I saw a tweet from MalwareCrusaders earlier today about another obfuscated Java applet so I thought I would have a look. Details about where the applet came from is rather slim. Something important may be needed along the way (e.g. applet parameters) so I prefer getting PCAPs but I’ll give it a try nonetheless.
MalwareCrusaders will be posting more details on this soon so I won’t go too deep here. I’ll just focus on the embedded binary file which turns out to be an executable.
Downloading the JAR from the website gives a different one each time but here’s the MD5 hash I’m working off of: 01B9B996144834146B4109719ED84AA5
Opening the file with JD-GUI shows us an object in the JAR:
The embedded file does look encrypted:
We can tackle this two ways. One way is to bruteforce the file. The other is to reverse the applet and find the decryption routine. Let’s go through both starting with the bruteforce method.
Using Converter’s Key Search/Convert feature, you can import the first 1KB of the file so you can test your assumptions on a small data set. Just by looking at it, you can see diagonal waves formed by cetain characters which tells us there’s a pattern. If you don’t see any pattern then the file may be encrypted using the AES or RC4 algorithm.
Just select a bunch of characters and look for repeating strings:
Then put them one on each line:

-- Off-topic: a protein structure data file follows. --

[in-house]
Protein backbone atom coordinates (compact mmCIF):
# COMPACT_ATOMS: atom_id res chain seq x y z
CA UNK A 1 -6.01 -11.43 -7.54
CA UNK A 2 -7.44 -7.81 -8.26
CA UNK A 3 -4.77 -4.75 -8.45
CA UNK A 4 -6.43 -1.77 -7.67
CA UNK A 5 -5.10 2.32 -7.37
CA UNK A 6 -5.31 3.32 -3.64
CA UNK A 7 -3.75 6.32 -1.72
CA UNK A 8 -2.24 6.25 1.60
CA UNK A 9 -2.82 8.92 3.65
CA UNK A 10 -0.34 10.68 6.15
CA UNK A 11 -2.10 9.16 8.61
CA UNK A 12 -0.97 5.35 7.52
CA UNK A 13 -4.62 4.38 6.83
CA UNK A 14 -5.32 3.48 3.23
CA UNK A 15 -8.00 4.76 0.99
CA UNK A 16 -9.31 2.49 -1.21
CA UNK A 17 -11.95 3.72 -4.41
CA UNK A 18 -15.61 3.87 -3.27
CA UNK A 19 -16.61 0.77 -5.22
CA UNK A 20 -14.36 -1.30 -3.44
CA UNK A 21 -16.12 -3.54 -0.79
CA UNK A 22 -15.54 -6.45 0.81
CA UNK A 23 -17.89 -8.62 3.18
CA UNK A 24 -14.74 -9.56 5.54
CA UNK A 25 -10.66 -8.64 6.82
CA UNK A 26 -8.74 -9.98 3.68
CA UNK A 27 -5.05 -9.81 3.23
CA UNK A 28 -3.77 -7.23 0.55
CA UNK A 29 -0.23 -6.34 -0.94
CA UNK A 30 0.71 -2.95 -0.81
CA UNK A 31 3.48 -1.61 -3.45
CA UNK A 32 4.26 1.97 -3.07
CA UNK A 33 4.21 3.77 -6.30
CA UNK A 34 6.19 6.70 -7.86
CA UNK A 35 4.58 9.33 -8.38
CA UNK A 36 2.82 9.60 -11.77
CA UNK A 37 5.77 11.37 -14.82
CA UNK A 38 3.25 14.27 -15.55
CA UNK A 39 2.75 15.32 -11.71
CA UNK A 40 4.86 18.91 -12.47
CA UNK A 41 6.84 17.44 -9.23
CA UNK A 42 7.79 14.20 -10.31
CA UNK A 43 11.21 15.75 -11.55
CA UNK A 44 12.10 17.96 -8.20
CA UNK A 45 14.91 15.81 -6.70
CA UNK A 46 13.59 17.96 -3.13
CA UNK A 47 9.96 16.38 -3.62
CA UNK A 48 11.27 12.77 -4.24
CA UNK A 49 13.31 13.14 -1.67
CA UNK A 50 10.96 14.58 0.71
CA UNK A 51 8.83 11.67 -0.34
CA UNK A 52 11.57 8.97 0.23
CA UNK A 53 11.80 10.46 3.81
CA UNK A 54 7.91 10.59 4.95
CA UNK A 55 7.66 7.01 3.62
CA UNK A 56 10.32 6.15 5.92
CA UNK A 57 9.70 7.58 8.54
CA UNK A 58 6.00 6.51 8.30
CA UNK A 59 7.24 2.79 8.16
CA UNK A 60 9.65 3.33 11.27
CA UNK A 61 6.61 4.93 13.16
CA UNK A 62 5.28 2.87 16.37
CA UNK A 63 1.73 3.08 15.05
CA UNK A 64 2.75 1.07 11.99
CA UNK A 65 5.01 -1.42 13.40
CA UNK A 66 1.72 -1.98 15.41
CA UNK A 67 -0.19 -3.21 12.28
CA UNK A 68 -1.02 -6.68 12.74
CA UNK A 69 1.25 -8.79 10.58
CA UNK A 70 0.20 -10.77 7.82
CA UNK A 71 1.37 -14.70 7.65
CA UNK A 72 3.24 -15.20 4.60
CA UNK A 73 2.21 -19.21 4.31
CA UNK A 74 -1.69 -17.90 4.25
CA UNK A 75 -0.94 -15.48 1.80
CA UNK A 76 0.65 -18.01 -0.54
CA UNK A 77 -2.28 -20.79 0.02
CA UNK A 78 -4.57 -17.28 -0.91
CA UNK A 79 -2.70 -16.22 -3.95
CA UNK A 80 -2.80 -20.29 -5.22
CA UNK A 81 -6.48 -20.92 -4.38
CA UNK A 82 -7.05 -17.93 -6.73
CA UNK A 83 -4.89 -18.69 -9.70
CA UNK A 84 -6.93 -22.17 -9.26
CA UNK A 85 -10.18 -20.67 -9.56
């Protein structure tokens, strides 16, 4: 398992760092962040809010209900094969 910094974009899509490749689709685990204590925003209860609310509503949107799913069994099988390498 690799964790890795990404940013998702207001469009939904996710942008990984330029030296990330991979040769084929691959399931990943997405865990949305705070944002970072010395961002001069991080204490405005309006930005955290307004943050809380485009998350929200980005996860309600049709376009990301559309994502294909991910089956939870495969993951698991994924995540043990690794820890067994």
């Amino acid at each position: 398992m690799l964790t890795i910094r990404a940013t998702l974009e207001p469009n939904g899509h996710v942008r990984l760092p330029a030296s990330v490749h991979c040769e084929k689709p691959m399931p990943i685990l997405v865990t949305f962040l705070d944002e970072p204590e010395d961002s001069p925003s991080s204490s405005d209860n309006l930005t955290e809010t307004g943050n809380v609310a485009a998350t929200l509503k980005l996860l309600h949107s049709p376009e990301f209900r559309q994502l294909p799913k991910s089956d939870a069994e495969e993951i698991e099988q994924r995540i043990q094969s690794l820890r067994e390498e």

So this looks like a 15-byte XOR key but which byte goes first? Going back to Converter, just leave the first two characters in the input box, set the input format to “hex”, then do a key search match of “M”. It will tell you what the XOR key is…77.
So 77 is the first byte:
Now enter the hex string above separated by commas into Converter. Be sure you choose Hex format for the key and select the Consecutive action. Looks like it works!
If you want to write it out to a binary file, you need to make sure that you import the *entire* file (not just the first KB) and the output format must be changed to hex.
The second way is to reverse engineer the applet. You will have to go through each of the applet’s class files and read though the code. There’s a lot of deadends, fake data, and decoys but you will eventually end up on the last class called “U”. In it, is a string of positive and negative integers. The variable is called “encoded” and it just so happens that a few lines down, it says that the “encoded” value is passed to an “XorDecrypt” function along with a string, “wOj8beQdUI5dA8U”.
Further down, we can see the function with useless content except for the code that indicates that each byte is XORed with the string from above. This string is the decryption key.
Let’s copy the strings over to Converter. Make sure the input format is dec(imal), the key format is text, the key itself is separated by commas, and the action is consecutive. Looks like it’s another class file.
To write this out, choose hex output, convert it again then write to binary file.
Change the file name to whatever.class then open it up with JD-GUI. This routine takes the inputStream (which is the encrypted file) along with a decryption string which is the same string as the one above, “wOj8beQdUI5dA8U”.